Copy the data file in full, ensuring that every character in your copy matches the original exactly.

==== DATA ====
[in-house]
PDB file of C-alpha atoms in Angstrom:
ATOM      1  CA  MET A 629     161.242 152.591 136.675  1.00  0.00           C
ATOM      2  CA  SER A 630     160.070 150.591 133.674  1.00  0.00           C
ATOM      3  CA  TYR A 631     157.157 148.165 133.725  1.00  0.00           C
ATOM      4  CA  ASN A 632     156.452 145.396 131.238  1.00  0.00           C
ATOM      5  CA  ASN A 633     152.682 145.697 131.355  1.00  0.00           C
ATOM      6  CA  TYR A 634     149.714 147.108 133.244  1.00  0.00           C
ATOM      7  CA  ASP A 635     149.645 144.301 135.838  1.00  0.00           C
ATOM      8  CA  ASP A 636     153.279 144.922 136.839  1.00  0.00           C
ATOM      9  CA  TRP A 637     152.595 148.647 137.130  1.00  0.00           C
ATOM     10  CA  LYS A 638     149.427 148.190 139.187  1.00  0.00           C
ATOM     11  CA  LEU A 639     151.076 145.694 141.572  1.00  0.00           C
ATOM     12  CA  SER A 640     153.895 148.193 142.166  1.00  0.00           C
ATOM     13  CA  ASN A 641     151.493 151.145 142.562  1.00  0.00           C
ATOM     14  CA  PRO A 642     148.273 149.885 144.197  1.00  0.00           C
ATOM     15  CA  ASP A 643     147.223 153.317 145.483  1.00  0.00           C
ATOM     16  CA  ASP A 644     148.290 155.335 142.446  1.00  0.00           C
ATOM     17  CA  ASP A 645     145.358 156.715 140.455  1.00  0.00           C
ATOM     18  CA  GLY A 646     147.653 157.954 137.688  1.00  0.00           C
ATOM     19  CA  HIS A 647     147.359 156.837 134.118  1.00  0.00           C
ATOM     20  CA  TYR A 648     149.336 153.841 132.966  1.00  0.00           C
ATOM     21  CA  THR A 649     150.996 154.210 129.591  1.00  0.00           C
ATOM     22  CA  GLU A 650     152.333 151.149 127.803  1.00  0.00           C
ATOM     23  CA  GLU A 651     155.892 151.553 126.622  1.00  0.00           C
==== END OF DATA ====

[in-house]
PDB file of C-alpha atoms in Angstrom:
ATOM      1  CA  MET A 629     161.242 152.591 136.675  1.00  0.00           C
ATOM      2  CA  SER A 630     160.070 150.591 133.674  1.00  0.00           C
ATOM      3  CA  TYR A 631     157.157 148.165 133.725  1.00  0.00           C
ATOM      4  CA  ASN A 632     156.452 145.396 131.238  1.00  0.00           C
ATOM      5  CA  ASN A 633     152.682 145.697 131.355  1.00  0.00           C
ATOM      6  CA  TYR A 634     149.714 147.108 133.244  1.00  0.00           C
ATOM      7  CA  ASP A 635     149.645 144.301 135.838  1.00  0.00           C
ATOM      8  CA  ASP A 636     153.279 144.922 136.839  1.00  0.00           C
ATOM      9  CA  TRP A 637     152.595 148.647 137.130  1.00  0.00           C
ATOM     10  CA  LYS A 638     149.427 148.190 139.187  1.00  0.00           C
ATOM     11  CA  LEU A 639     151.076 145.694 141.572  1.00  0.00           C
ATOM     12  CA  SER A 640     153.895 148.193 142.166  1.00  0.00           C
ATOM     13  CA  ASN A 641     151.493 151.145 142.562  1.00  0.00           C
ATOM     14  CA  PRO A 642     148.273 149.885 144.197  1.00  0.00           C
ATOM     15  CA  ASP A 643     147.223 153.317 145.483  1.00  0.00           C
ATOM     16  CA  ASP A 644     148.290 155.335 142.446  1.00  0.00           C
ATOM     17  CA  ASP A 645     145.358 156.715 140.455  1.00  0.00           C
ATOM     18  CA  GLY A 646     147.653 157.954 137.688  1.00  0.00           C
ATOM     19  CA  HIS A 647     147.359 156.837 134.118  1.00  0.00           C
ATOM     20  CA  TYR A 648     149.336 153.841 132.966  1.00  0.00           C
ATOM     21  CA  THR A 649     150.996 154.210 129.591  1.00  0.00           C
ATOM     22  CA  GLU A 650     152.333 151.149 127.803  1.00  0.00           C
ATOM     23  CA  GLU A 651     155.892 151.553 126.622  1.00  0.00           C